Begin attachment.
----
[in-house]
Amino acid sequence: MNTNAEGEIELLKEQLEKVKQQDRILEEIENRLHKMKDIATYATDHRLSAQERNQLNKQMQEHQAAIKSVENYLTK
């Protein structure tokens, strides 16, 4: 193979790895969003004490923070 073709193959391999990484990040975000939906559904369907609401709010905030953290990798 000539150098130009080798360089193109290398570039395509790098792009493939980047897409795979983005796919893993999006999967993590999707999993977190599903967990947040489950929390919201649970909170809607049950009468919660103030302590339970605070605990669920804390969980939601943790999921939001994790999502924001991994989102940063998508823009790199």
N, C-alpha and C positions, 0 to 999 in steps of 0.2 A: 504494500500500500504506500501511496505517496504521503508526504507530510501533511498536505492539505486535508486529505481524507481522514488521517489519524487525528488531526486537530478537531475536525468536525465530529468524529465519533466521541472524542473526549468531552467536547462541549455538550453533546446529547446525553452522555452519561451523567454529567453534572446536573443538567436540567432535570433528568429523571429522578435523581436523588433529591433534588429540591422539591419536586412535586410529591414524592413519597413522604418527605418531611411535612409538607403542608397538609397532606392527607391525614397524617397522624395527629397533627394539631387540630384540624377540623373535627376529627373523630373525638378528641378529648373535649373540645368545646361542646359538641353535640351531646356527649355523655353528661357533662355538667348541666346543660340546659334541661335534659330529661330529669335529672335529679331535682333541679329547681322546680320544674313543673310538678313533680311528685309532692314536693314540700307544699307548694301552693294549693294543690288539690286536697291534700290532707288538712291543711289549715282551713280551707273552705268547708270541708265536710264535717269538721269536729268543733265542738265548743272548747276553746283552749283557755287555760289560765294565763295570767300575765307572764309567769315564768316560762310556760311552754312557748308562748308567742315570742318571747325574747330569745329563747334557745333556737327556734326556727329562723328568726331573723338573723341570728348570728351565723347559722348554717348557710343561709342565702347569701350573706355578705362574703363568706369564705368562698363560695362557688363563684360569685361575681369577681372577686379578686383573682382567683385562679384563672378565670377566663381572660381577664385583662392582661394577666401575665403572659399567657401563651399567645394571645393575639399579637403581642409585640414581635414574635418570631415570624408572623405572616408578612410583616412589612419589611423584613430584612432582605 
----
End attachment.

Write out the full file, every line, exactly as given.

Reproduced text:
[in-house]
Amino acid sequence: MNTNAEGEIELLKEQLEKVKQQDRILEEIENRLHKMKDIATYATDHRLSAQERNQLNKQMQEHQAAIKSVENYLTK
């Protein structure tokens, strides 16, 4: 193979790895969003004490923070 073709193959391999990484990040975000939906559904369907609401709010905030953290990798 000539150098130009080798360089193109290398570039395509790098792009493939980047897409795979983005796919893993999006999967993590999707999993977190599903967990947040489950929390919201649970909170809607049950009468919660103030302590339970605070605990669920804390969980939601943790999921939001994790999502924001991994989102940063998508823009790199």
N, C-alpha and C positions, 0 to 999 in steps of 0.2 A: 504494500500500500504506500501511496505517496504521503508526504507530510501533511498536505492539505486535508486529505481524507481522514488521517489519524487525528488531526486537530478537531475536525468536525465530529468524529465519533466521541472524542473526549468531552467536547462541549455538550453533546446529547446525553452522555452519561451523567454529567453534572446536573443538567436540567432535570433528568429523571429522578435523581436523588433529591433534588429540591422539591419536586412535586410529591414524592413519597413522604418527605418531611411535612409538607403542608397538609397532606392527607391525614397524617397522624395527629397533627394539631387540630384540624377540623373535627376529627373523630373525638378528641378529648373535649373540645368545646361542646359538641353535640351531646356527649355523655353528661357533662355538667348541666346543660340546659334541661335534659330529661330529669335529672335529679331535682333541679329547681322546680320544674313543673310538678313533680311528685309532692314536693314540700307544699307548694301552693294549693294543690288539690286536697291534700290532707288538712291543711289549715282551713280551707273552705268547708270541708265536710264535717269538721269536729268543733265542738265548743272548747276553746283552749283557755287555760289560765294565763295570767300575765307572764309567769315564768316560762310556760311552754312557748308562748308567742315570742318571747325574747330569745329563747334557745333556737327556734326556727329562723328568726331573723338573723341570728348570728351565723347559722348554717348557710343561709342565702347569701350573706355578705362574703363568706369564705368562698363560695362557688363563684360569685361575681369577681372577686379578686383573682382567683385562679384563672378565670377566663381572660381577664385583662392582661394577666401575665403572659399567657401563651399567645394571645393575639399579637403581642409585640414581635414574635418570631415570624408572623405572616408578612410583616412589612419589611423584613430584612432582605 